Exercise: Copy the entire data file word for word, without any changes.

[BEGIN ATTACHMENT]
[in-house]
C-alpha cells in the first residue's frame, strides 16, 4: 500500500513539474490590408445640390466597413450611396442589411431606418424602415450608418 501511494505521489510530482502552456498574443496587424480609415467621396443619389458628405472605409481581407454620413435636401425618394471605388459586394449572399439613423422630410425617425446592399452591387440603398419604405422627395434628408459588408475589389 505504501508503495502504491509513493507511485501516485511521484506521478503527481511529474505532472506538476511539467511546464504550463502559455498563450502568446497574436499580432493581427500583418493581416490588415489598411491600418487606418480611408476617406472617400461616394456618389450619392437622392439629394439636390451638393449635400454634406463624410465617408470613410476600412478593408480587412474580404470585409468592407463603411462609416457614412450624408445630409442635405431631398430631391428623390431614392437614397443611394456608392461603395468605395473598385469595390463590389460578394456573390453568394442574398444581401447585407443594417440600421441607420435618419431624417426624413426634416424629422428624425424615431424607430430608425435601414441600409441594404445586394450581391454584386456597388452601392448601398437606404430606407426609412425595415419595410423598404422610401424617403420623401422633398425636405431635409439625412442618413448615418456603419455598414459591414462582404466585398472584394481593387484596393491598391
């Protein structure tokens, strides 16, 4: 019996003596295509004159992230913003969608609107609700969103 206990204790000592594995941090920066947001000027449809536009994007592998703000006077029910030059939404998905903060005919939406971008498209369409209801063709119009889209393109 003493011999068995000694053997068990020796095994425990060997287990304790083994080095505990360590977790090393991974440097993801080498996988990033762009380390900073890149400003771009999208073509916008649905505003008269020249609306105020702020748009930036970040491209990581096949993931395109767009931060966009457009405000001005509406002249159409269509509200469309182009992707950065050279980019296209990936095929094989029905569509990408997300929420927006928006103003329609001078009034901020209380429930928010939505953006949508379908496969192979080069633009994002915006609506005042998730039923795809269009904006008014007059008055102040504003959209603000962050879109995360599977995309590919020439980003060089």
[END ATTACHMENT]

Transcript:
[in-house]
C-alpha cells in the first residue's frame, strides 16, 4: 500500500513539474490590408445640390466597413450611396442589411431606418424602415450608418 501511494505521489510530482502552456498574443496587424480609415467621396443619389458628405472605409481581407454620413435636401425618394471605388459586394449572399439613423422630410425617425446592399452591387440603398419604405422627395434628408459588408475589389 505504501508503495502504491509513493507511485501516485511521484506521478503527481511529474505532472506538476511539467511546464504550463502559455498563450502568446497574436499580432493581427500583418493581416490588415489598411491600418487606418480611408476617406472617400461616394456618389450619392437622392439629394439636390451638393449635400454634406463624410465617408470613410476600412478593408480587412474580404470585409468592407463603411462609416457614412450624408445630409442635405431631398430631391428623390431614392437614397443611394456608392461603395468605395473598385469595390463590389460578394456573390453568394442574398444581401447585407443594417440600421441607420435618419431624417426624413426634416424629422428624425424615431424607430430608425435601414441600409441594404445586394450581391454584386456597388452601392448601398437606404430606407426609412425595415419595410423598404422610401424617403420623401422633398425636405431635409439625412442618413448615418456603419455598414459591414462582404466585398472584394481593387484596393491598391
């Protein structure tokens, strides 16, 4: 019996003596295509004159992230913003969608609107609700969103 206990204790000592594995941090920066947001000027449809536009994007592998703000006077029910030059939404998905903060005919939406971008498209369409209801063709119009889209393109 003493011999068995000694053997068990020796095994425990060997287990304790083994080095505990360590977790090393991974440097993801080498996988990033762009380390900073890149400003771009999208073509916008649905505003008269020249609306105020702020748009930036970040491209990581096949993931395109767009931060966009457009405000001005509406002249159409269509509200469309182009992707950065050279980019296209990936095929094989029905569509990408997300929420927006928006103003329609001078009034901020209380429930928010939505953006949508379908496969192979080069633009994002915006609506005042998730039923795809269009904006008014007059008055102040504003959209603000962050879109995360599977995309590919020439980003060089």